As part of ongoing ‘sequencing’ to ensure priorities are met, the Australian Energy Market Commission (AEMC) has altered the timing of a small number of projects between now and mid-2022.
AEMC and Energy Security Board (ESB) Chair, Anna Collyer, said there was a ‘momentous array’ of projects and reviews now underway. She said the ESB’s Post-2025 reforms, recently confirmed by National Cabinet, put the AEMC’s work program at full capacity well into 2022.
“We are now at the upper limit of work that can be completed by our outstanding expert teams and very conscious that our stakeholders, too, are committing considerable resources to examine and respond to so many significant and time-critical projects across the sector,” Ms Collyer said.
“Fortunately, the nature of our work – where anyone can propose a rule change and we respond in the best interests of consumers and the market – means we are well-versed in ways to meet multiple pressing deadlines and relieve pressure on stakeholders.
“Early in 2020, as Covid-19 affected productivity in many workplaces, we collaborated with other market bodies to prioritise projects and ensure we could support the ESB and keep delivering work of the greatest impact at that time.
“We’ve continued to review each new rule change request and review proposal this way, adjusting teams and timeframes to make sure we still achieve essential outcomes supporting consumers and the ESB’s Post-2025 reforms.
“This also allows us some flexibility for new priorities, such as the consultation starting today on whether the rules can better protect customers affected by family violence.”
Ms Collyer said only a few current works were affected in the latest sequencing changes, and the impact on timing varied according to the individual review or project.
“We’ve applied a mix of strategies to get the timing right, including adding our staff to ESB projects where needed to keep those reforms progressing alongside related AEMC work,” she said.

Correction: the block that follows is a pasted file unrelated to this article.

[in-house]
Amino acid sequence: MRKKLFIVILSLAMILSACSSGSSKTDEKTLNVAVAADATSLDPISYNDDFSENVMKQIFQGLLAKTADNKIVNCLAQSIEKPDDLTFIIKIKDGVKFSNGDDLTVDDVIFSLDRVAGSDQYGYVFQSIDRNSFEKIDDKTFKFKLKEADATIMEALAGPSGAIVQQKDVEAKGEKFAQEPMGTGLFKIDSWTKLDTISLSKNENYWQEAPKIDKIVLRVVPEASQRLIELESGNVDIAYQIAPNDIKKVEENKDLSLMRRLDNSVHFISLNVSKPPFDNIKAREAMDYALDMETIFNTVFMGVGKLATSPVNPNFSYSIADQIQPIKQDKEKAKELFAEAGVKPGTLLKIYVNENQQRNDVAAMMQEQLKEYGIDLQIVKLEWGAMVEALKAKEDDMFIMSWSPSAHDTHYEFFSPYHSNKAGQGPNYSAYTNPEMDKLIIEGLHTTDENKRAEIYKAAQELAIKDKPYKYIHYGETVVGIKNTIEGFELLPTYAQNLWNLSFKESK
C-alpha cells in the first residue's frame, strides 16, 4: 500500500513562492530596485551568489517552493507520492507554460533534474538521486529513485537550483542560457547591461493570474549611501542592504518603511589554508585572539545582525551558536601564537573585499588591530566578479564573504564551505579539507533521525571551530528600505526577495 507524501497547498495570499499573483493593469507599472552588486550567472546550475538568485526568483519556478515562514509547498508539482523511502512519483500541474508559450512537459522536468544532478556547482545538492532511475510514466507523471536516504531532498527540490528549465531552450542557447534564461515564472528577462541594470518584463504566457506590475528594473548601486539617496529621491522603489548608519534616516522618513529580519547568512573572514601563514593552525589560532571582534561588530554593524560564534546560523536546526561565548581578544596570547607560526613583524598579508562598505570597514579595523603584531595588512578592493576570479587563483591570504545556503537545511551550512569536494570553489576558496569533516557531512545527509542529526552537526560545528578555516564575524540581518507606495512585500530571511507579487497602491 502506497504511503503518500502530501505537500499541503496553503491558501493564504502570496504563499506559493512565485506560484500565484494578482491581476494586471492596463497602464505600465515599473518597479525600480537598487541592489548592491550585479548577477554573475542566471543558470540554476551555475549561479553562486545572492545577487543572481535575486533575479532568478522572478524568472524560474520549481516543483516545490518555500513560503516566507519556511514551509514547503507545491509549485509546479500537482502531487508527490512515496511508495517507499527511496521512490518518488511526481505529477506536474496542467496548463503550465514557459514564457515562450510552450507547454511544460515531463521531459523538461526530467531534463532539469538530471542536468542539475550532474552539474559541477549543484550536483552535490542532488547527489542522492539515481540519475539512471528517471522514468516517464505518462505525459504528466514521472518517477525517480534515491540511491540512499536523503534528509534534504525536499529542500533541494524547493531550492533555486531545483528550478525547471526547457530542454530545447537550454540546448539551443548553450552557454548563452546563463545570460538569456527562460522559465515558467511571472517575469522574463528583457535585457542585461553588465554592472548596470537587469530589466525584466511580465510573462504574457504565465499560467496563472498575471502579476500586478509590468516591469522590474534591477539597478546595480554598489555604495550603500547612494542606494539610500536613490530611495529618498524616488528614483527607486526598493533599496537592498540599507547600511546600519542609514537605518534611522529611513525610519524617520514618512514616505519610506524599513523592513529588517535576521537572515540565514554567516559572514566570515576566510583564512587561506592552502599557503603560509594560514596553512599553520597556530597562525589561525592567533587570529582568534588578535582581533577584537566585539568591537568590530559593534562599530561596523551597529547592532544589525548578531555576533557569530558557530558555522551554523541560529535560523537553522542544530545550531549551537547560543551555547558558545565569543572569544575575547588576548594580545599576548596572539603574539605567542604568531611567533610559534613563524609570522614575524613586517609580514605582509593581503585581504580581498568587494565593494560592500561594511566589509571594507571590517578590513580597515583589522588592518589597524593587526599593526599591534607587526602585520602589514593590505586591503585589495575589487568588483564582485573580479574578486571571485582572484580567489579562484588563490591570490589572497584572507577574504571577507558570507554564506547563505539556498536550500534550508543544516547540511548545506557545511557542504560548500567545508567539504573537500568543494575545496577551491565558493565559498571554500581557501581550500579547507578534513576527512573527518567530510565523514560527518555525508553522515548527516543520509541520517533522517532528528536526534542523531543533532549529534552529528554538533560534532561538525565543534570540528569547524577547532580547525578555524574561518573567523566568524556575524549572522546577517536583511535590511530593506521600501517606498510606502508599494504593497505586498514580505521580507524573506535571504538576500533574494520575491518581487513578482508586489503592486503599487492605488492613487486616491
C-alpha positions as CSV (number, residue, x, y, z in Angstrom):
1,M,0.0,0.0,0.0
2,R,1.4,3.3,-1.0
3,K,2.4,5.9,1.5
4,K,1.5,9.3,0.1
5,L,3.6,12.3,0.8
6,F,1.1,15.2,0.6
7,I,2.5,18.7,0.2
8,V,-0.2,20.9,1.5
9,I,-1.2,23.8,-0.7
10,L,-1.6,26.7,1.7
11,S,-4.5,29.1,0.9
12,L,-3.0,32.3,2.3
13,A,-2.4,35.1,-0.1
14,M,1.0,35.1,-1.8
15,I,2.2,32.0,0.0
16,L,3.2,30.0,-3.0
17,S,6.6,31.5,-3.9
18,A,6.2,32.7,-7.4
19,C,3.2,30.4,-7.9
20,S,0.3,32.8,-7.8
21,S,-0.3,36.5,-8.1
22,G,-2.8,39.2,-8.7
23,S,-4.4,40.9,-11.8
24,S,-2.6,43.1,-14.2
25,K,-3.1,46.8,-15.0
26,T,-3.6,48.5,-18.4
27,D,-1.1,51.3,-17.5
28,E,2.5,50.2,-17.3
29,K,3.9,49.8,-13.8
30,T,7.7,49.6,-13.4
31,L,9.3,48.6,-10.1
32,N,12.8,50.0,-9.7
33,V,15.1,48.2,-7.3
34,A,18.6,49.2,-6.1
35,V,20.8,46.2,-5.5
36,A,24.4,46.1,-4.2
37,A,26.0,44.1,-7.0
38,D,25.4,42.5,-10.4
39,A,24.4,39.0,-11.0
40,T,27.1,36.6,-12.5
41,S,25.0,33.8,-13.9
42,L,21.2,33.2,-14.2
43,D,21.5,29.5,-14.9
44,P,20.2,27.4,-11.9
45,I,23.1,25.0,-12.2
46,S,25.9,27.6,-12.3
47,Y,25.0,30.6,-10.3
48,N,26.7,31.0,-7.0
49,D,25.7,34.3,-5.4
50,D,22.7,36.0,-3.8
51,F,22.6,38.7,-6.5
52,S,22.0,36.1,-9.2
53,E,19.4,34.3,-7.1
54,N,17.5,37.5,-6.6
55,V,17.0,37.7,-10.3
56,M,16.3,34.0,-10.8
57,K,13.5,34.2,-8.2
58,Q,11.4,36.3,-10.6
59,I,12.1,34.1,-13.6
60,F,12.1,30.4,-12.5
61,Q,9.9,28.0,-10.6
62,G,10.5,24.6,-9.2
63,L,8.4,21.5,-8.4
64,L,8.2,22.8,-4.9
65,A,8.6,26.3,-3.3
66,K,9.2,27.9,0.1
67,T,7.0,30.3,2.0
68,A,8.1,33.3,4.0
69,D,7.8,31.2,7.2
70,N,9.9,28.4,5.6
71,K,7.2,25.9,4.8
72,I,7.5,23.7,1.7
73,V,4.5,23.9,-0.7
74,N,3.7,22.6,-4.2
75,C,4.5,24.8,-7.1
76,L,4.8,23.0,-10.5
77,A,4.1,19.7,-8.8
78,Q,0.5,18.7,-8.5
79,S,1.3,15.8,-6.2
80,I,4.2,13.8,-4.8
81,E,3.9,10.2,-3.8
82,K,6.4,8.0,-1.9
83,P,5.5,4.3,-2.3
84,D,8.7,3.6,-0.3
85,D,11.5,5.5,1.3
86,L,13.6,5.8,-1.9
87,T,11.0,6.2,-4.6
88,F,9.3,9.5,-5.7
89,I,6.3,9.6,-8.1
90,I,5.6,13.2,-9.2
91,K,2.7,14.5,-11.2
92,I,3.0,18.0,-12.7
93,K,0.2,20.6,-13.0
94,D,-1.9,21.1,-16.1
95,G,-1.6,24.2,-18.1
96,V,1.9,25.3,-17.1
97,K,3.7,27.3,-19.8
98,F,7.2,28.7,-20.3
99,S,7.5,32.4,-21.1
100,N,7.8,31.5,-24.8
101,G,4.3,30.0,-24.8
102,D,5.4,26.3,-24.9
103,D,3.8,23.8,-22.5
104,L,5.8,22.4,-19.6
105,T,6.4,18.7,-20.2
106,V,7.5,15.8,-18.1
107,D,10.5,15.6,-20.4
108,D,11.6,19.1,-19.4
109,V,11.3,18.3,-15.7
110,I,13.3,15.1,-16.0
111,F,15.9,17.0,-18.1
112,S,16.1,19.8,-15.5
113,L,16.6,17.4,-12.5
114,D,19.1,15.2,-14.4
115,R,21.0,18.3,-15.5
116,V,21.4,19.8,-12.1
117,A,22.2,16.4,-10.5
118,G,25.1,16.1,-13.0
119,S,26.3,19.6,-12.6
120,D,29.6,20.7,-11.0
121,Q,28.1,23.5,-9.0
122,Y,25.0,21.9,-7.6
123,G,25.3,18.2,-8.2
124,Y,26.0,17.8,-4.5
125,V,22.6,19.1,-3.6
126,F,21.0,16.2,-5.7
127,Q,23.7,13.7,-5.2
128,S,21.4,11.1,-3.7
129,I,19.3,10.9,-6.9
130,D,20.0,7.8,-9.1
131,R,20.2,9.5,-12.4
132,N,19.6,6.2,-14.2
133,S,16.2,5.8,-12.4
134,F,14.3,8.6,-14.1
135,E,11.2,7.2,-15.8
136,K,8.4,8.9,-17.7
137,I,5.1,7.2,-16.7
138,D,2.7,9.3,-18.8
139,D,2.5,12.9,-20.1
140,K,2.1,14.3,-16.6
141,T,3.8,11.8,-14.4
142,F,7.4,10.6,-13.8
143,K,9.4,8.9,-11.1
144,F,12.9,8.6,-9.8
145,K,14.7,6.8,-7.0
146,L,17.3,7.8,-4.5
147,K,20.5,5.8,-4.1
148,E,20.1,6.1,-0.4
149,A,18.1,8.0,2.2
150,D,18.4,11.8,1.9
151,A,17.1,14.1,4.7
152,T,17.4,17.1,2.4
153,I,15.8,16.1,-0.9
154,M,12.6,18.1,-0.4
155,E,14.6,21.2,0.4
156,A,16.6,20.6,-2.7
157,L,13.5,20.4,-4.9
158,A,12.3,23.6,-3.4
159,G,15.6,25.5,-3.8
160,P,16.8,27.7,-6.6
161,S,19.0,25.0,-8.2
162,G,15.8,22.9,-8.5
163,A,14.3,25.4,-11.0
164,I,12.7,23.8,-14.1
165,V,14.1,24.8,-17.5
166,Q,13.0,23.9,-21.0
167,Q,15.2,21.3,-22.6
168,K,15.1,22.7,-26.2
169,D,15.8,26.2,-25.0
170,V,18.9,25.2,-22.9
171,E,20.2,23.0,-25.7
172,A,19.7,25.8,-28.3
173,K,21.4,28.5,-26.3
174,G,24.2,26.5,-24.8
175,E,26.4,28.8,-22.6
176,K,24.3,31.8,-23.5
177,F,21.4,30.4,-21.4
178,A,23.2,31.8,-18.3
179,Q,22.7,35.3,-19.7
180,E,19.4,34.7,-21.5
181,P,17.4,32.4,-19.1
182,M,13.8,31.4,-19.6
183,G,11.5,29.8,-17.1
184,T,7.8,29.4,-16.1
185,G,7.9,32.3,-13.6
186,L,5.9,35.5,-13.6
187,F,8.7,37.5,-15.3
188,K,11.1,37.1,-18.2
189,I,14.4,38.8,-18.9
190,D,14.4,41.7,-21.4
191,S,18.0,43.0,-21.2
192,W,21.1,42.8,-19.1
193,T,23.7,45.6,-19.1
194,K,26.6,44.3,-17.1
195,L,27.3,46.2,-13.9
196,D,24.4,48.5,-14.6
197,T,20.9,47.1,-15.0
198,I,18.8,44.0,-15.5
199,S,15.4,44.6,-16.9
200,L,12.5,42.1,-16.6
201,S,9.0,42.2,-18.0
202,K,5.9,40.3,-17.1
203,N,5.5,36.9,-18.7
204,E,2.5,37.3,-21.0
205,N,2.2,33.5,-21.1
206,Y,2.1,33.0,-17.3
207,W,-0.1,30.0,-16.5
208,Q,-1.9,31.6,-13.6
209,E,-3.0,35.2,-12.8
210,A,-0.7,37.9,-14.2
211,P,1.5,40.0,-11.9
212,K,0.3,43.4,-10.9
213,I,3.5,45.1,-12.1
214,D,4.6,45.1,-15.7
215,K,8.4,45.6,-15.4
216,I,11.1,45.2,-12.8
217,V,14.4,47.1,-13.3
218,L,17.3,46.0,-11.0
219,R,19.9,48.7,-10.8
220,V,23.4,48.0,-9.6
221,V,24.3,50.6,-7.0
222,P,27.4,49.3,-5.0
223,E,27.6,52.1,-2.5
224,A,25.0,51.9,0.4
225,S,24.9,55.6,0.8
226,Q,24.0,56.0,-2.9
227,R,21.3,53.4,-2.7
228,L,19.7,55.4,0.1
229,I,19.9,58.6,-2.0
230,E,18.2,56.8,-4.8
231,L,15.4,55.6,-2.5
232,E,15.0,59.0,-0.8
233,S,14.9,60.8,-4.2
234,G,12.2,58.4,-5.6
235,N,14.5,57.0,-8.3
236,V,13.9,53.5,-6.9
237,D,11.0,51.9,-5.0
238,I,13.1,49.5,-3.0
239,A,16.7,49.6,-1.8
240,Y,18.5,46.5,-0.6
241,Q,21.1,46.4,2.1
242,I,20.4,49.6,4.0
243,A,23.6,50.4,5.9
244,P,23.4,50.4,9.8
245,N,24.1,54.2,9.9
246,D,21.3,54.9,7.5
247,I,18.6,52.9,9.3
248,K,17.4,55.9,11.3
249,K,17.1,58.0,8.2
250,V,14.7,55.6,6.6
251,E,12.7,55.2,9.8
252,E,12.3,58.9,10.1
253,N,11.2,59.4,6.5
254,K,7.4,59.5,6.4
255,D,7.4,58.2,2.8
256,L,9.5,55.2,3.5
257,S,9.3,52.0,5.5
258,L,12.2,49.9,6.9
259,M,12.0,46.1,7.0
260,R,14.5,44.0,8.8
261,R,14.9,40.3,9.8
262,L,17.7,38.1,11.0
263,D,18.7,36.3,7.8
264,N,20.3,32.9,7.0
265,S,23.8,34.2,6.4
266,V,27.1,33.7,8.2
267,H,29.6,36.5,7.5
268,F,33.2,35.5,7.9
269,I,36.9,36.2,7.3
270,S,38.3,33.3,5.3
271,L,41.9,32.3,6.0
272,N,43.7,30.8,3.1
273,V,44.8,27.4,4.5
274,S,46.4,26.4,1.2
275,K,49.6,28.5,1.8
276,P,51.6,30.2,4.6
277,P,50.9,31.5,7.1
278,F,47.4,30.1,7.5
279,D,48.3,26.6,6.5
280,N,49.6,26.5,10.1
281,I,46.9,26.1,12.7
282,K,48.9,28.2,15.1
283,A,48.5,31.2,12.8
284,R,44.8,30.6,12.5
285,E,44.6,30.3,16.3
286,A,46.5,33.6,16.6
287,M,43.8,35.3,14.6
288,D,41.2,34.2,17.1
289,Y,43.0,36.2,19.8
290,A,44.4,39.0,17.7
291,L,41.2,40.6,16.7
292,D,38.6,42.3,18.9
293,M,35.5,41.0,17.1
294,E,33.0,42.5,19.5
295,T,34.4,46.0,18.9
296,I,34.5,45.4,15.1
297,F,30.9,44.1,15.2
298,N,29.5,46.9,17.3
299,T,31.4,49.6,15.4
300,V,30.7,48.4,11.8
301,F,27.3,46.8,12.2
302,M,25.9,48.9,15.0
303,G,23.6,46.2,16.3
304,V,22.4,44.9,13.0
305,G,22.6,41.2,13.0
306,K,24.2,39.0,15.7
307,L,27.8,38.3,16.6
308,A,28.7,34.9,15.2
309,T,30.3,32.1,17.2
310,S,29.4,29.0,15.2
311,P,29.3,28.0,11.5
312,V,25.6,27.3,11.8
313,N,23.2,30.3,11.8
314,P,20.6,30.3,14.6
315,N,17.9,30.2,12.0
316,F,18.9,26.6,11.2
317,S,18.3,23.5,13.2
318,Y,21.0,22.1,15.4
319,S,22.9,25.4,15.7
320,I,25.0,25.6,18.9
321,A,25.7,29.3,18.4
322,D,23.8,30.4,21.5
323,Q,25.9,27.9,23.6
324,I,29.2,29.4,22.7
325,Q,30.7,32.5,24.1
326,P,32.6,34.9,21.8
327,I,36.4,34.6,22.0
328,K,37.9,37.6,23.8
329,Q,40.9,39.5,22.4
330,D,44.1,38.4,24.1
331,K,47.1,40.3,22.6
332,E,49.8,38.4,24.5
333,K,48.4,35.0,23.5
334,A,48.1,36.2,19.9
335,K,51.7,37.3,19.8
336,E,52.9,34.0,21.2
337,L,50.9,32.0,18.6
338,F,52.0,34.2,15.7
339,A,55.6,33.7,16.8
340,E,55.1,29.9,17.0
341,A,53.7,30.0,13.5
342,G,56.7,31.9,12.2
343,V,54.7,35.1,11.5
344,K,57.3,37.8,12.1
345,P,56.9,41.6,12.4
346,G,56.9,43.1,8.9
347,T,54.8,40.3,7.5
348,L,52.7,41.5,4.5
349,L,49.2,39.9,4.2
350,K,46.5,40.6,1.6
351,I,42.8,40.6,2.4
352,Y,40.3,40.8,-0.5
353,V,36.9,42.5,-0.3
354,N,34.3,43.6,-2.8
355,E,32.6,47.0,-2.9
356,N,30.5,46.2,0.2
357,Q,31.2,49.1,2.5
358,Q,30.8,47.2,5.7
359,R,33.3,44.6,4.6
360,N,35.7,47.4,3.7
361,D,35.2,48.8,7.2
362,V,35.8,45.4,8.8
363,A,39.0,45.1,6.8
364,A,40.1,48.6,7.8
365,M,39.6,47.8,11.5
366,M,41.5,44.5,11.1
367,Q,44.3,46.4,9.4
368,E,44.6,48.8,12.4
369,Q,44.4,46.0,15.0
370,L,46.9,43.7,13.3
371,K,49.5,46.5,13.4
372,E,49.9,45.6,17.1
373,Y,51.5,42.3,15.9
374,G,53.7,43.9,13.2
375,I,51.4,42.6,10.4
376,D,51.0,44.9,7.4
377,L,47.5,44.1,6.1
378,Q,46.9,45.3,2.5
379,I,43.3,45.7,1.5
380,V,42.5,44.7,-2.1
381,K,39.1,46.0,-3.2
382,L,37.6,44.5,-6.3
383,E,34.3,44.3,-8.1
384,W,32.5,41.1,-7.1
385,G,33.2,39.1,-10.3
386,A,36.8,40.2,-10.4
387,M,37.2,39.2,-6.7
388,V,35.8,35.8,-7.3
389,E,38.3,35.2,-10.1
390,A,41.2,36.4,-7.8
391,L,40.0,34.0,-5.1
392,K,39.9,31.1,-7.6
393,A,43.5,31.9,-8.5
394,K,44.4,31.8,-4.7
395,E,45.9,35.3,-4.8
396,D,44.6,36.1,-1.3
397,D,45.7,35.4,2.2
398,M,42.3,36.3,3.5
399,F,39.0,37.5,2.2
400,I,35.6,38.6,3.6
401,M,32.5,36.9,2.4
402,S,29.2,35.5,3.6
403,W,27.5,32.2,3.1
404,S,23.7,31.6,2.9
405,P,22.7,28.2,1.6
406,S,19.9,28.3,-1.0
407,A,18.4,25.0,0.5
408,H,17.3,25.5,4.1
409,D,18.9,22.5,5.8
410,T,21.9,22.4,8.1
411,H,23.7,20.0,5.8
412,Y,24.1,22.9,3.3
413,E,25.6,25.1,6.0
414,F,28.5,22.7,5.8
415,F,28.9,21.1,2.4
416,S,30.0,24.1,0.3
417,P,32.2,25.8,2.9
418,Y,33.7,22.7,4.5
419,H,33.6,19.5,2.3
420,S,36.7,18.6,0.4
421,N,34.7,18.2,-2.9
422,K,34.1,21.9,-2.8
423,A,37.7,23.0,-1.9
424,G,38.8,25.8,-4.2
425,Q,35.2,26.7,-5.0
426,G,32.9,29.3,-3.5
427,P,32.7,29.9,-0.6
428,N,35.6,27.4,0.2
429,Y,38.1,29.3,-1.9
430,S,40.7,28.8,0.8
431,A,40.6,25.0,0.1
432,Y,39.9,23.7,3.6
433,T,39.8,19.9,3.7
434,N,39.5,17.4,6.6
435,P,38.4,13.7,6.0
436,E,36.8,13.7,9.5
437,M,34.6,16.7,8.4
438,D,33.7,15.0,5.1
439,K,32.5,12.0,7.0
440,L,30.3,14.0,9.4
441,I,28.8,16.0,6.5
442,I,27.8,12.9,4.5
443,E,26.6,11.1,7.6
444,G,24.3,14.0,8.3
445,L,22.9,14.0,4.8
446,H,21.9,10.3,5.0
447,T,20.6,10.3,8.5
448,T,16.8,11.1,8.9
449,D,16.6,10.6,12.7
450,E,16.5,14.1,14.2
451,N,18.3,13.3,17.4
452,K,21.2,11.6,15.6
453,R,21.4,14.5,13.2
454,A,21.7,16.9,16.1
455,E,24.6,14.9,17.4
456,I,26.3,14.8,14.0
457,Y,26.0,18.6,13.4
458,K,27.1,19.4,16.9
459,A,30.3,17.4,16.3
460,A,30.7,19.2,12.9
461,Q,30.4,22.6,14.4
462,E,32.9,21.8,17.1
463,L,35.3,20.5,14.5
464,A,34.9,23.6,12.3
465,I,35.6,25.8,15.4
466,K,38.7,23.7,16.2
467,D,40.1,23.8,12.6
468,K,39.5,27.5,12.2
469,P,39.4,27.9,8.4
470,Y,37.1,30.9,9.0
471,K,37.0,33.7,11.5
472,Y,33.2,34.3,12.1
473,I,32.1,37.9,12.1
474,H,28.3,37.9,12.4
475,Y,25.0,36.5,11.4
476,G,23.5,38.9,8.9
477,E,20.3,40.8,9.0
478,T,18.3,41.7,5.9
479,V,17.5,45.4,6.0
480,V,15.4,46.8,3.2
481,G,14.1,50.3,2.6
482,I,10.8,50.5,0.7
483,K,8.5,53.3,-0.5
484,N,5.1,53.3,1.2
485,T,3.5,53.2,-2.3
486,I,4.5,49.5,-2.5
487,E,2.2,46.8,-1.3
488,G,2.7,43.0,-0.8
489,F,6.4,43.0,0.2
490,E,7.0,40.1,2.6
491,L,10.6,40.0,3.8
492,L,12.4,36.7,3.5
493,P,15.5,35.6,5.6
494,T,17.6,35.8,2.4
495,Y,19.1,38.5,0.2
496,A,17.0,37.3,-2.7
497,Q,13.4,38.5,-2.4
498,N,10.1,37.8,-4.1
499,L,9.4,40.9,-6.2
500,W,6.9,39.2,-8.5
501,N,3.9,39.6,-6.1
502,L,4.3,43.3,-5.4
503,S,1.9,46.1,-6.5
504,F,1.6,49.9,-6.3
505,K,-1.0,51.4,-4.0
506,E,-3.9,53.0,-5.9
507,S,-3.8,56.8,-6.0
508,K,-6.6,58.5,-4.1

“As a people-first organisation we have aimed to minimise consultation over the Christmas and January holiday period – this is an action we know our stakeholders also highly value.”
Ms Collyer said a small number of AEMC projects will be extended or have a postponed start. An AEMO request on recovering participant fees is scheduled to begin in March next year and the AEC RIT-D rule change is scheduled for October 2022.
The draft determination on an Operating Reserves Market has been extended to June 2023, which will allow AEMO to prepare detailed technical advice for key elements of the potential new market. This, and other research into new and pending market changes, will inform the Commission’s draft decision.
“In a difficult decision, we have also paused our review of smart meters at the recent closing of submissions to the directions paper and we will return to develop the draft report from April 2022,” Ms Collyer said.
“Smart meters, collecting real-time demand and supply information, will play a crucial part in Australia’s smarter networks of the future.
“This decision was particularly difficult because we recognise the very high level of enthusiasm and commitment of our stakeholders to this review. The review team recently received nearly 60 well-considered submissions.
“The excellent response to the consultation period gives the Commission confidence that an accelerated rollout of smart meters will be achievable with targets to be determined in consultation with stakeholders.”
Ms Collyer said pausing the metering review will allow the review’s team members to temporarily assist other priority projects such as the Transmission Planning and Investment Review.
Ms Collyer thanked the many stakeholders who had contributed to the metering review so far, saying that the quality of their contributions confirmed the benefits of smart meters for both individuals and the community.
Read more about the pause of the Metering Review.
Read more about the Operating Reserves Market and related Ramping Services extensions.
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